Frequency Capping and the Challenges for Connected TV

Mary Vestewig  | 

Connected TV offers a big opportunity for advertisers. According to recent estimates from eMarketer, there will be more than 181 million connected TV viewers in the US in 2018, with the audience expected to grow to more than 194 million by 2021. Yet as the medium continues to grow in popularity with viewers and advertisers, many marketers recognize the need to evolve their connected TV ad approach. One example of this is the industry’s recent challenges with frequency capping, a situation that allows an ad to air more times than intended to the same connected TV consumer. What’s causing the frequency capping problem? And what other challenges remain to be solved to help connected TV reach its full potential? Here are three areas to address.

Too much fragmentation
Perhaps the biggest challenge for advertisers and publishers to address with connected TV ad buying is the multitude of hardware platforms currently used by consumers. As noted by Ryan Reed, director of innovation for TV and video at Lotame, in a recent interview, there are simply too many connected TV platforms to make campaigns easy for advertisers. “In connected TV, you have to cater to Roku, Amazon, Apple, Xbox, PlayStation and smart TV manufacturers. There are a lot of different hardware platforms, and it creates a technical challenge.” This lack of a unified buying and selling platform also means that many advertisers must use manual review processes to determine campaign reach and frequency. The media buyer Modi Media, for example, utilizes a mix of connected TV ad air times, household info and IP addresses to figure out who saw their ad and how often.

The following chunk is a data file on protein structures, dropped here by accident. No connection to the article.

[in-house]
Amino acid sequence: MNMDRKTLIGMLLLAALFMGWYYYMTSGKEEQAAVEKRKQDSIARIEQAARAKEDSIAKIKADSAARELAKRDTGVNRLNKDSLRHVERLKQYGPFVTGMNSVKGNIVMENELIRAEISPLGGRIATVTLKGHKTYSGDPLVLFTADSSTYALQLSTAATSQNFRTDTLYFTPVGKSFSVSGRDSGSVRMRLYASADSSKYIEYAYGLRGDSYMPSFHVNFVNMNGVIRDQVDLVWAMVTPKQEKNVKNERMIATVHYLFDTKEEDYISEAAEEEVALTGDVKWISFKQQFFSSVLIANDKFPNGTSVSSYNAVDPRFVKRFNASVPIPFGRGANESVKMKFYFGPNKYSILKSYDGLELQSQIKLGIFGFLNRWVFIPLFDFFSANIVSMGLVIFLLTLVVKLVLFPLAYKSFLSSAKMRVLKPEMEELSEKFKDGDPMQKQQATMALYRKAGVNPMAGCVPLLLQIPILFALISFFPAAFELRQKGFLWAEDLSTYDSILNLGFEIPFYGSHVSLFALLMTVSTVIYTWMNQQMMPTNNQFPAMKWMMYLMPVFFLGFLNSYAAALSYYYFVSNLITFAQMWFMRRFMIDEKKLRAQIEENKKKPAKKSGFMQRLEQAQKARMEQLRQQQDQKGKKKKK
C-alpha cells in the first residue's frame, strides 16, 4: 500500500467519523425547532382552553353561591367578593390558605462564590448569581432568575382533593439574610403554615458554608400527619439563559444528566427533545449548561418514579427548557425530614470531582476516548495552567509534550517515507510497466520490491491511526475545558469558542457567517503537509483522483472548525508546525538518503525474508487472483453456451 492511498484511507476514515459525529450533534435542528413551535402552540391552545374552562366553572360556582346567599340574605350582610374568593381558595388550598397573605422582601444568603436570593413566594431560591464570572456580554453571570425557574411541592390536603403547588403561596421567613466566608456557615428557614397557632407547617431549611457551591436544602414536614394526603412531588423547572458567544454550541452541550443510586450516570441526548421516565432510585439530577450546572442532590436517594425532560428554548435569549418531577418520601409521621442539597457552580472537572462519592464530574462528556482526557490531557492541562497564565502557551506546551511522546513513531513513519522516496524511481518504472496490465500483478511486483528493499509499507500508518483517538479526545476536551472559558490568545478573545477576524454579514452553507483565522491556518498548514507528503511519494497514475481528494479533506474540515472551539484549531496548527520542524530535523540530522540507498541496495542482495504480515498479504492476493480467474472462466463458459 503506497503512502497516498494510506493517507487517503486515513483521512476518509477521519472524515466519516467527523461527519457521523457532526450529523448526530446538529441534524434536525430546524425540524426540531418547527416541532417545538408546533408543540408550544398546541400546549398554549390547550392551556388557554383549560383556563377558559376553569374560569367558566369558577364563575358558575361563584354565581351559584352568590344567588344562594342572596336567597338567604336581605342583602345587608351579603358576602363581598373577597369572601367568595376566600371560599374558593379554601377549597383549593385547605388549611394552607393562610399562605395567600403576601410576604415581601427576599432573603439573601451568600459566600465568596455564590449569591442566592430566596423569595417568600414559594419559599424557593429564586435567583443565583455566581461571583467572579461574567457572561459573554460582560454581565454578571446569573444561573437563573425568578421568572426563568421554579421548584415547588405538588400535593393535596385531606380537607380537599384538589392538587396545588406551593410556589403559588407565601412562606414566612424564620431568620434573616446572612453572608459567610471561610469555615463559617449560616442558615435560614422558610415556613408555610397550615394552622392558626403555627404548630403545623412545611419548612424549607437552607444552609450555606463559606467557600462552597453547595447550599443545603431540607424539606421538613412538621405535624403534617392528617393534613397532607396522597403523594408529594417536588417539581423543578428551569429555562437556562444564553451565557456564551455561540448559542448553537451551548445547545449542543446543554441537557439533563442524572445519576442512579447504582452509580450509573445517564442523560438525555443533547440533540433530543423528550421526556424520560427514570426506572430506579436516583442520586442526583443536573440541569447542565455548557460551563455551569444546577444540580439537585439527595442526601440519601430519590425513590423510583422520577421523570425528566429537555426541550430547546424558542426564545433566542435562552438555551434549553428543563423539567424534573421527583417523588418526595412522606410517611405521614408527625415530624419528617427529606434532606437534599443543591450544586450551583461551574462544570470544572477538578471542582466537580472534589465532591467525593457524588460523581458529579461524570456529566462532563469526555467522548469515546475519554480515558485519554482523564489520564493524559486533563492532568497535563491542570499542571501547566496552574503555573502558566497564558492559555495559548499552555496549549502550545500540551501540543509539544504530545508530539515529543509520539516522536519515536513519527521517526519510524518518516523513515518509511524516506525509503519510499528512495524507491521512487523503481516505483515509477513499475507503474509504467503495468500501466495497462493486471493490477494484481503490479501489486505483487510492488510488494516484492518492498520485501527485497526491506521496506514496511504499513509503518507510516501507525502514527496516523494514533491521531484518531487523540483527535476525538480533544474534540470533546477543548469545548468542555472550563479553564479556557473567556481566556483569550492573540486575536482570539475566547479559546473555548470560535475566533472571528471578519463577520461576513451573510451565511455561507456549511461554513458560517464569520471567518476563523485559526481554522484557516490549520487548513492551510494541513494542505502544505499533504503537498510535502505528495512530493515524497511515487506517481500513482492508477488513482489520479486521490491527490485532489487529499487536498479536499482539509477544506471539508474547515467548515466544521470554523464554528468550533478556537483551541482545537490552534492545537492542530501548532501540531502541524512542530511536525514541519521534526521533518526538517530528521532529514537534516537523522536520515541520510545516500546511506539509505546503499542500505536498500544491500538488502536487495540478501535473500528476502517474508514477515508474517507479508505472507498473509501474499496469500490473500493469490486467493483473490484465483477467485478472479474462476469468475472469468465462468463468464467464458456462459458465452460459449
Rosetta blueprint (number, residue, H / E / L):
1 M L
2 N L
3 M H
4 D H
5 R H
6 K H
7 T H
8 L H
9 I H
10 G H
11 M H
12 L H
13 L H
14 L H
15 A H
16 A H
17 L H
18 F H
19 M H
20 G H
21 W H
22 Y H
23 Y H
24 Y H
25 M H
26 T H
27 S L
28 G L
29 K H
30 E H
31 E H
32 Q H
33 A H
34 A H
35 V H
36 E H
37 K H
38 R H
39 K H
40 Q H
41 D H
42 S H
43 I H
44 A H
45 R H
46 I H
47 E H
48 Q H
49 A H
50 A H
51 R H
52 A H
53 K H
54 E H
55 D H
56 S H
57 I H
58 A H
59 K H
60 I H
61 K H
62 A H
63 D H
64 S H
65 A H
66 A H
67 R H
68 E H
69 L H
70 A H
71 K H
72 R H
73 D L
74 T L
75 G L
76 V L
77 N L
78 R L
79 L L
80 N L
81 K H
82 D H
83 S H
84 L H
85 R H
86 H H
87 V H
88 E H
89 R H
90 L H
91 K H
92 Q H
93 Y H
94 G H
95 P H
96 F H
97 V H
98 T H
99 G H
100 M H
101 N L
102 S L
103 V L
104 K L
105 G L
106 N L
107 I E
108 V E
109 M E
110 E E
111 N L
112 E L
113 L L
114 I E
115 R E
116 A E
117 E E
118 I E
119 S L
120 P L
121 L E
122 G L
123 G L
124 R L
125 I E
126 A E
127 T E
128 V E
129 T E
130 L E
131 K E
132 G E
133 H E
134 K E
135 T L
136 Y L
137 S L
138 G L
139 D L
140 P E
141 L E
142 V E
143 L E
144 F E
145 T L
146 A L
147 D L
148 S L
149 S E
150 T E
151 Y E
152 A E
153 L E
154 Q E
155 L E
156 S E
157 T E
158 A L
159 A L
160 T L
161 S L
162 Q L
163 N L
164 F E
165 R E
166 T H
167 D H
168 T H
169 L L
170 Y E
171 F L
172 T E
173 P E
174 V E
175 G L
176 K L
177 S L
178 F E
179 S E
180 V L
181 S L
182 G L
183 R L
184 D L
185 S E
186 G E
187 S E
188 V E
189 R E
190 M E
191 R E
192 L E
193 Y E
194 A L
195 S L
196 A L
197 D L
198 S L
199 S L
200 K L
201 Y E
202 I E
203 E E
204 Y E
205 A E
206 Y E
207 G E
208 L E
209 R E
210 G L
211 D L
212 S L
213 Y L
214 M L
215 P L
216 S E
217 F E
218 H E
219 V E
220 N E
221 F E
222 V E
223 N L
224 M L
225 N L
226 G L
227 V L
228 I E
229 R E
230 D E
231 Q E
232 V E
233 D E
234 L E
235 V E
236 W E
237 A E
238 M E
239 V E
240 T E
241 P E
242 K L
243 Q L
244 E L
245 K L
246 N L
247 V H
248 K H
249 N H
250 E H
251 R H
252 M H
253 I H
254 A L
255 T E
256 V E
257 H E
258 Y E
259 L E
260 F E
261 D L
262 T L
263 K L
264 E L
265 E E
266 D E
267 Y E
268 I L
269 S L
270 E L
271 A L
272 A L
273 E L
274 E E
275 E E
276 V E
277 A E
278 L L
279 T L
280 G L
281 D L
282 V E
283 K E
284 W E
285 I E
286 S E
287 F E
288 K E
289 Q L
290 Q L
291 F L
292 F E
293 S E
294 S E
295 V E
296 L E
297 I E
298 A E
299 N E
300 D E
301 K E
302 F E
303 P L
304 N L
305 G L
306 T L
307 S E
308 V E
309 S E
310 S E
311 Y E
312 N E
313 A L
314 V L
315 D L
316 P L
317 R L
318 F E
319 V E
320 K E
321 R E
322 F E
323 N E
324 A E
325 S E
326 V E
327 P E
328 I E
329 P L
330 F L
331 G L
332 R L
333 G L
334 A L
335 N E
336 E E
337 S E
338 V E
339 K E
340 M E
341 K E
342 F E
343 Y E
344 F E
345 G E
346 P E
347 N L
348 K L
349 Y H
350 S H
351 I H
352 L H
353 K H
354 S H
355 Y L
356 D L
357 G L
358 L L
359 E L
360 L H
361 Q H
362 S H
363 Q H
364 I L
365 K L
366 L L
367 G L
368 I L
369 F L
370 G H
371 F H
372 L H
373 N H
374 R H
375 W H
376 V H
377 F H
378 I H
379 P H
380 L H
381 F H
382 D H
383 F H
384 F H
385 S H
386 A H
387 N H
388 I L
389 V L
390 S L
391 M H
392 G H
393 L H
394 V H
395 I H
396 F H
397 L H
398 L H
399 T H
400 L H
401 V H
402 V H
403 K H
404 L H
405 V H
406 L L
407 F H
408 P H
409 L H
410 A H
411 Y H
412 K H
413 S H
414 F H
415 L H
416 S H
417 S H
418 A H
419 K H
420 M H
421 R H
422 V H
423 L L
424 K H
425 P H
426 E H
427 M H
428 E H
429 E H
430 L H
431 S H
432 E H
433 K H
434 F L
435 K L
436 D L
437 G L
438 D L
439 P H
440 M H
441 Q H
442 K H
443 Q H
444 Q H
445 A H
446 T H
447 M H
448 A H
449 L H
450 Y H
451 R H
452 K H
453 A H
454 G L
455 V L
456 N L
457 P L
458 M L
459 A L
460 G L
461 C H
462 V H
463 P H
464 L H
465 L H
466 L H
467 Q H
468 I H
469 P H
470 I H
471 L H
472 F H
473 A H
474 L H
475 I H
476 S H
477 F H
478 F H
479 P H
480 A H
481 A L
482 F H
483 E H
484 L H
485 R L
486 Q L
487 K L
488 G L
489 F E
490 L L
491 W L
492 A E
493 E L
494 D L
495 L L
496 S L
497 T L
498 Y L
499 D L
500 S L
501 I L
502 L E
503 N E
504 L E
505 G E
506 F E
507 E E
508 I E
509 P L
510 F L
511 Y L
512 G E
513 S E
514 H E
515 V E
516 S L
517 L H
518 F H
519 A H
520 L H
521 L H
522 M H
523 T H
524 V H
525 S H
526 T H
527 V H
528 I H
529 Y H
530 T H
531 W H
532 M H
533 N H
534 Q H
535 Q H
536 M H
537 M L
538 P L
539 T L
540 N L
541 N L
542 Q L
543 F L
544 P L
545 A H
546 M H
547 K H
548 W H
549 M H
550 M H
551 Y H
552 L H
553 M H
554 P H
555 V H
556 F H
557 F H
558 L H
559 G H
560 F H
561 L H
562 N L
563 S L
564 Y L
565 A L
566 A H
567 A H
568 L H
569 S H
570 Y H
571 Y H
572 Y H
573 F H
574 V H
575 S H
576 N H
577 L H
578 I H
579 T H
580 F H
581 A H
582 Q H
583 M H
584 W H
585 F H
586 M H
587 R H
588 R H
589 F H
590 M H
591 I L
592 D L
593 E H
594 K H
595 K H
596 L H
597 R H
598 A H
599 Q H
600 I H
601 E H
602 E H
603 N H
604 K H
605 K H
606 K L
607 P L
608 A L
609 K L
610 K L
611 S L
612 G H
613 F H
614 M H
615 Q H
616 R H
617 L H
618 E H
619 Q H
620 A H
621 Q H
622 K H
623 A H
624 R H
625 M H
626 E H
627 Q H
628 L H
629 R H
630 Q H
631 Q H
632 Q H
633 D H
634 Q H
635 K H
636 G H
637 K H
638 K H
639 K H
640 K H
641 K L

Not enough inventory
A second challenge for connected TV is related to the first. Due to the current level of fragmentation, it can be challenging for advertisers to achieve the necessary scale for connected TV campaigns. Many advertisers find that they must purchase connected TV inventory directly from the hardware manufacturers of connected TV devices, or from over-the-top service providers. This piecemeal approach can slow down campaigns, causing them to fall short before they gain the necessary traction. The lack of inventory also impacts the frequency capping issue above. Because of strong advertiser demand, publishers may accidentally overestimate how much inventory they have to offer, a situation that can lead to higher-than expected frequency when the campaigns are completed.

 Need for a universal identifier
Last but not least, connected TV ad campaigns suffer from the lack of a universal method of identifying consumers. The majority of today’s digital and mobile campaigns rely on tracking tools like cookies and mobile device IDs, tools that are used to determine which consumers have seen a campaign and how often. But this same set of identifier tools doesn’t yet exist for connected TV, a situation that adds to the challenges related to solving frequency capping. This is to say nothing of the measurement challenges for advertisers, particularly when campaigns run across multiple devices like TV, connected TV and video.

There’s no question that connected TV is at a crossroads. More consumers tune into connected TV than ever before, offering a big opportunity for advertisers to capture today’s elusive digital viewer. But in order to capitalize on the success of connected TV, advertisers, publishers and even hardware manufacturers will need to come together to solve challenges related to inventory, fragmentation and consistent measurement. It’s only then that this promising new ad medium will be able to flourish with consumers and advertisers alike.

Mary Vestewig

Senior Director, Account Management, Video
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